In This Great Future...

I was one of the first in line for a library copy of William Gibson's third novel in the Bigend series, Zero History.  Gibson is a brilliant futurist.  But having finished God is an Englishman, I found that I wasn't ready for Zero History.  For now, at least, I am weary of the future.  I picked up instead Alexander Fullerton's WWII sea novel, A Share of Honour, which had come in through interlibrary loan, letting Zero History go to the next hold.

Michael Winerip wrote a column in the NYT last year, Aging by Megabyte, that continues to speak to me about growing old in the new digital culture.
Somewhere between the cellphone and BlackBerry, I stopped. I pay my bills by mail, not online. I listen to music on a CD, not an iPod. I e-mail, I don't I.M. or friend people on Facebook or Twitter.
Winerip is a little older than I am.  For me, the disconnect is touch-screen technology.  Pushing pictures around on a screen is to me the ultimate subversion of text.  But it's relative.  There are still die-hard command-line types who won't go near a graphical user interface at all.

I think that I need fiction now as an anchor, to bind me to the past, to nourish my roots.  I have supplied the needs of enough older readers to know that it is natural, as I draw closer to the age of 60, (I'm 56 now).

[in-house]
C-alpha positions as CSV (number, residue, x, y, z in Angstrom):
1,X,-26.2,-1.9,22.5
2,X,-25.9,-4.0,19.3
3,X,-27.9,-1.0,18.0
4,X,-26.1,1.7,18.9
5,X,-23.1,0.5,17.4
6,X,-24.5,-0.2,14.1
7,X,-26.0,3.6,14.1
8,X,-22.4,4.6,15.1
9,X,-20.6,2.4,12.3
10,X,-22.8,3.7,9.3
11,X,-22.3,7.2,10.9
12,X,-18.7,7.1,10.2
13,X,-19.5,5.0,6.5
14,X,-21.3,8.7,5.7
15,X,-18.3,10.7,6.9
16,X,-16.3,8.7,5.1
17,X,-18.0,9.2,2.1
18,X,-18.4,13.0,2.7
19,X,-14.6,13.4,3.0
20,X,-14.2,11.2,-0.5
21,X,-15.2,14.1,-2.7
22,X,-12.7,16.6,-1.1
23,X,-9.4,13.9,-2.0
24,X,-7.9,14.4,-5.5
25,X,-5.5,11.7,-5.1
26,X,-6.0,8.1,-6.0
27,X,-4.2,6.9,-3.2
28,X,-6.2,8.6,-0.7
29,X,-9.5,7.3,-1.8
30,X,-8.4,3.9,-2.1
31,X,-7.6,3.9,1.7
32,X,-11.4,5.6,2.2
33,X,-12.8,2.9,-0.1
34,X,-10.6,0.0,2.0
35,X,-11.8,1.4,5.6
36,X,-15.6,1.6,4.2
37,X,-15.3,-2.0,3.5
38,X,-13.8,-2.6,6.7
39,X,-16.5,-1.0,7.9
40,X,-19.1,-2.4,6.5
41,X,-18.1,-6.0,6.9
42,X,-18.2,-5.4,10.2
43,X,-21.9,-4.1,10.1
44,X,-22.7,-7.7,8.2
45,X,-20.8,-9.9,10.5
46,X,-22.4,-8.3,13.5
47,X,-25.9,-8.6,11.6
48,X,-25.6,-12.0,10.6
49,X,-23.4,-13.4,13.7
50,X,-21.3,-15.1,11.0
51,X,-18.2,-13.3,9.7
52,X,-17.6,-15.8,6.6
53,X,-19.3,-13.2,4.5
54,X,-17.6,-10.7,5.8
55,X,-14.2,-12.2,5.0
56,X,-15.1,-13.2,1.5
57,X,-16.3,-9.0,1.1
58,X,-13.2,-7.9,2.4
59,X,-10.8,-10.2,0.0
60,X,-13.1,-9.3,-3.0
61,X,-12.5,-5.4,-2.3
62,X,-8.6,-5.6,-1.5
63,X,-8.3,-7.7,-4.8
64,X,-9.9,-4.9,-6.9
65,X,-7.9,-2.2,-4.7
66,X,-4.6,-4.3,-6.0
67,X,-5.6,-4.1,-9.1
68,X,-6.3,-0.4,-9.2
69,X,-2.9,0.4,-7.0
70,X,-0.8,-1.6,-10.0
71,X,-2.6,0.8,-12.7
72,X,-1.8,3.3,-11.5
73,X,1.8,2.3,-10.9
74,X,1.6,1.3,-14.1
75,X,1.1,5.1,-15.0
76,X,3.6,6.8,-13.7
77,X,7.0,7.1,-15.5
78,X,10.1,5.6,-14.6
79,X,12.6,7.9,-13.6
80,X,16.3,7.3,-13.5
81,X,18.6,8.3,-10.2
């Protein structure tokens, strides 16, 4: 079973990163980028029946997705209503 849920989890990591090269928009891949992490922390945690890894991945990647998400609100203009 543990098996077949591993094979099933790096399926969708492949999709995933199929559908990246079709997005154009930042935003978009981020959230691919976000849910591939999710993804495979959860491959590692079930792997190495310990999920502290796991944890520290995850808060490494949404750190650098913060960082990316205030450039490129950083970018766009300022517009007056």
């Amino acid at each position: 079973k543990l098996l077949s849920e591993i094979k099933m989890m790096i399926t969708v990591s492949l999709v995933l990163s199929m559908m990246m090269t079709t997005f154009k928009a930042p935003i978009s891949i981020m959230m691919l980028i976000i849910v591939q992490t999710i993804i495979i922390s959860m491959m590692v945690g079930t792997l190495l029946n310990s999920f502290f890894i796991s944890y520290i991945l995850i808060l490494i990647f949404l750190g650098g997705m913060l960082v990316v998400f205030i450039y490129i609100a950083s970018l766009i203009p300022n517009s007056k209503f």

It puts me in mind of of the Mitford series of novels by Jan Karon, which were enormously popular with my readers at the senior residential communities when I ran the bookmobile service back in the '90's.  They are about the life and times of Father Tim, an Episcopal rector in a small North Carolina village, far from the stress of modern life, a southern Lake Woebegone.

I recall an old woman, her husband deceased, living at Casa Calderone apartments, (affiliated with the Co-Cathedral here), who, upon my delivery of the latest Mitford installment, said to me with such longing, "I wish I could go live there!"  I begin to understand her.

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